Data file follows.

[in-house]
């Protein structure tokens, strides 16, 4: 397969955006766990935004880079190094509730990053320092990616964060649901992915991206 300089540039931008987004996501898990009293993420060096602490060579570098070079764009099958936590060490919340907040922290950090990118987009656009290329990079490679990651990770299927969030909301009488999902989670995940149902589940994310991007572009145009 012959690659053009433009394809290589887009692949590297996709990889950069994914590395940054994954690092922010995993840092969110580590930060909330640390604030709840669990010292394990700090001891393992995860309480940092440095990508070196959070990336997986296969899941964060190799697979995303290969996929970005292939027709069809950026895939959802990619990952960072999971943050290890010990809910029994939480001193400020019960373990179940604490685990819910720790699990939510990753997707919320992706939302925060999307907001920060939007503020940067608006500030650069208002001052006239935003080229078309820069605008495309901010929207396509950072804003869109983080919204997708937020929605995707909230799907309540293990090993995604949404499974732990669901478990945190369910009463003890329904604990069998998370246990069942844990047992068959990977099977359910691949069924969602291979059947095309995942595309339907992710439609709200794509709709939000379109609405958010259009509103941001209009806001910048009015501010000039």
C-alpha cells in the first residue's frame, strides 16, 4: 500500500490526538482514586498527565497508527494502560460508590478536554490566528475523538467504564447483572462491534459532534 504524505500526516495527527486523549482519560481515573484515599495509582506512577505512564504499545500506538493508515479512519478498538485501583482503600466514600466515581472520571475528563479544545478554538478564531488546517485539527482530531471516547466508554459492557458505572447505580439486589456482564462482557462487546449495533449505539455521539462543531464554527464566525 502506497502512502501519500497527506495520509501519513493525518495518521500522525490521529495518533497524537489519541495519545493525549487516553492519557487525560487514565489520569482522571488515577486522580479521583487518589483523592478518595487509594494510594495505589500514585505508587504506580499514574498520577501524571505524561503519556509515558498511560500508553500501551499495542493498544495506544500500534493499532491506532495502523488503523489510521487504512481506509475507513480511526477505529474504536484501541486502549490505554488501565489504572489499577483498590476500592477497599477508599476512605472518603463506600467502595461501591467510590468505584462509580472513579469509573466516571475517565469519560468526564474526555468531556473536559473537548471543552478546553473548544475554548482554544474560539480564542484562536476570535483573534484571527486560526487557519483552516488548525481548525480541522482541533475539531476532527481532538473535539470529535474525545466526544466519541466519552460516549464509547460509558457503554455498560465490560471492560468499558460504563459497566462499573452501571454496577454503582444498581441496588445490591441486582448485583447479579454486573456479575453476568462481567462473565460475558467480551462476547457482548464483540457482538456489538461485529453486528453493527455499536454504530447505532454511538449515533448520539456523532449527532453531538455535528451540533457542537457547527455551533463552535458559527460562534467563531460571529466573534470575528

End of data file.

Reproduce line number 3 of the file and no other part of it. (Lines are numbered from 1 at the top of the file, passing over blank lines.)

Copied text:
C-alpha cells in the first residue's frame, strides 16, 4: 500500500490526538482514586498527565497508527494502560460508590478536554490566528475523538467504564447483572462491534459532534 504524505500526516495527527486523549482519560481515573484515599495509582506512577505512564504499545500506538493508515479512519478498538485501583482503600466514600466515581472520571475528563479544545478554538478564531488546517485539527482530531471516547466508554459492557458505572447505580439486589456482564462482557462487546449495533449505539455521539462543531464554527464566525 502506497502512502501519500497527506495520509501519513493525518495518521500522525490521529495518533497524537489519541495519545493525549487516553492519557487525560487514565489520569482522571488515577486522580479521583487518589483523592478518595487509594494510594495505589500514585505508587504506580499514574498520577501524571505524561503519556509515558498511560500508553500501551499495542493498544495506544500500534493499532491506532495502523488503523489510521487504512481506509475507513480511526477505529474504536484501541486502549490505554488501565489504572489499577483498590476500592477497599477508599476512605472518603463506600467502595461501591467510590468505584462509580472513579469509573466516571475517565469519560468526564474526555468531556473536559473537548471543552478546553473548544475554548482554544474560539480564542484562536476570535483573534484571527486560526487557519483552516488548525481548525480541522482541533475539531476532527481532538473535539470529535474525545466526544466519541466519552460516549464509547460509558457503554455498560465490560471492560468499558460504563459497566462499573452501571454496577454503582444498581441496588445490591441486582448485583447479579454486573456479575453476568462481567462473565460475558467480551462476547457482548464483540457482538456489538461485529453486528453493527455499536454504530447505532454511538449515533448520539456523532449527532453531538455535528451540533457542537457547527455551533463552535458559527460562534467563531460571529466573534470575528